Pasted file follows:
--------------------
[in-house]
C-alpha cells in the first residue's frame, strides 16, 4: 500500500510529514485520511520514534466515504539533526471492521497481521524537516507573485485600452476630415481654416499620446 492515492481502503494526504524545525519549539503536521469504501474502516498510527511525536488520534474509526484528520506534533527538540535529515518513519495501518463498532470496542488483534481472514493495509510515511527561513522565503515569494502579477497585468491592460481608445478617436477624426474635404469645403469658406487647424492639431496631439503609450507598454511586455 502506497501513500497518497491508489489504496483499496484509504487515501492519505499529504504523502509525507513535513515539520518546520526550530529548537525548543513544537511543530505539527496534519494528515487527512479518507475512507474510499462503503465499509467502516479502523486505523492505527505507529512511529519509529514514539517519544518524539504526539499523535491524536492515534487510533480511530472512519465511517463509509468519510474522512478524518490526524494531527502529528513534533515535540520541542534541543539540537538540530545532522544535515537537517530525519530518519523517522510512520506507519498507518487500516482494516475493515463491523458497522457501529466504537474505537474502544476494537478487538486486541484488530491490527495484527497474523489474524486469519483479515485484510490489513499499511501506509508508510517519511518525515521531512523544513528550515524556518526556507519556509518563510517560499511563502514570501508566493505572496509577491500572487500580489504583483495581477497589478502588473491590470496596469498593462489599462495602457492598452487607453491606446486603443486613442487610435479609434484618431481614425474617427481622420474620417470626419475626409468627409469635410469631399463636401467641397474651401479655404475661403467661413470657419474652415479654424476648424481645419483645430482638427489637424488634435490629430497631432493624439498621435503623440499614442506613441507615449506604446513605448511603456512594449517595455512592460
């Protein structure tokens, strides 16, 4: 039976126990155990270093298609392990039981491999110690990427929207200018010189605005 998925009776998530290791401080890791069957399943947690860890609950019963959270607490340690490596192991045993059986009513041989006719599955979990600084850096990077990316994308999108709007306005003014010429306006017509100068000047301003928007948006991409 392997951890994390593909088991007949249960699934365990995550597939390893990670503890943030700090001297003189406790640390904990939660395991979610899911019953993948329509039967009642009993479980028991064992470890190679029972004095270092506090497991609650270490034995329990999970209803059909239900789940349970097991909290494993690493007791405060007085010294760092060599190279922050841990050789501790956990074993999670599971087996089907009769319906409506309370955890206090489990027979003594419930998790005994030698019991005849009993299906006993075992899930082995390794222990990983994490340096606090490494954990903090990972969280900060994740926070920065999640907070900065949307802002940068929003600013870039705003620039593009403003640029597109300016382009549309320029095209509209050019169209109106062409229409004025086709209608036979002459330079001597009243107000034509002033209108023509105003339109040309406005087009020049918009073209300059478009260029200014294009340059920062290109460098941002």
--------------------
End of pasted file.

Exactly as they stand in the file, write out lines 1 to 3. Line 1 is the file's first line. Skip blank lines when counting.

[in-house]
C-alpha cells in the first residue's frame, strides 16, 4: 500500500510529514485520511520514534466515504539533526471492521497481521524537516507573485485600452476630415481654416499620446 492515492481502503494526504524545525519549539503536521469504501474502516498510527511525536488520534474509526484528520506534533527538540535529515518513519495501518463498532470496542488483534481472514493495509510515511527561513522565503515569494502579477497585468491592460481608445478617436477624426474635404469645403469658406487647424492639431496631439503609450507598454511586455 502506497501513500497518497491508489489504496483499496484509504487515501492519505499529504504523502509525507513535513515539520518546520526550530529548537525548543513544537511543530505539527496534519494528515487527512479518507475512507474510499462503503465499509467502516479502523486505523492505527505507529512511529519509529514514539517519544518524539504526539499523535491524536492515534487510533480511530472512519465511517463509509468519510474522512478524518490526524494531527502529528513534533515535540520541542534541543539540537538540530545532522544535515537537517530525519530518519523517522510512520506507519498507518487500516482494516475493515463491523458497522457501529466504537474505537474502544476494537478487538486486541484488530491490527495484527497474523489474524486469519483479515485484510490489513499499511501506509508508510517519511518525515521531512523544513528550515524556518526556507519556509518563510517560499511563502514570501508566493505572496509577491500572487500580489504583483495581477497589478502588473491590470496596469498593462489599462495602457492598452487607453491606446486603443486613442487610435479609434484618431481614425474617427481622420474620417470626419475626409468627409469635410469631399463636401467641397474651401479655404475661403467661413470657419474652415479654424476648424481645419483645430482638427489637424488634435490629430497631432493624439498621435503623440499614442506613441507615449506604446513605448511603456512594449517595455512592460
């Protein structure tokens, strides 16, 4: 039976126990155990270093298609392990039981491999110690990427929207200018010189605005 998925009776998530290791401080890791069957399943947690860890609950019963959270607490340690490596192991045993059986009513041989006719599955979990600084850096990077990316994308999108709007306005003014010429306006017509100068000047301003928007948006991409 392997951890994390593909088991007949249960699934365990995550597939390893990670503890943030700090001297003189406790640390904990939660395991979610899911019953993948329509039967009642009993479980028991064992470890190679029972004095270092506090497991609650270490034995329990999970209803059909239900789940349970097991909290494993690493007791405060007085010294760092060599190279922050841990050789501790956990074993999670599971087996089907009769319906409506309370955890206090489990027979003594419930998790005994030698019991005849009993299906006993075992899930082995390794222990990983994490340096606090490494954990903090990972969280900060994740926070920065999640907070900065949307802002940068929003600013870039705003620039593009403003640029597109300016382009549309320029095209509209050019169209109106062409229409004025086709209608036979002459330079001597009243107000034509002033209108023509105003339109040309406005087009020049918009073209300059478009260029200014294009340059920062290109460098941002």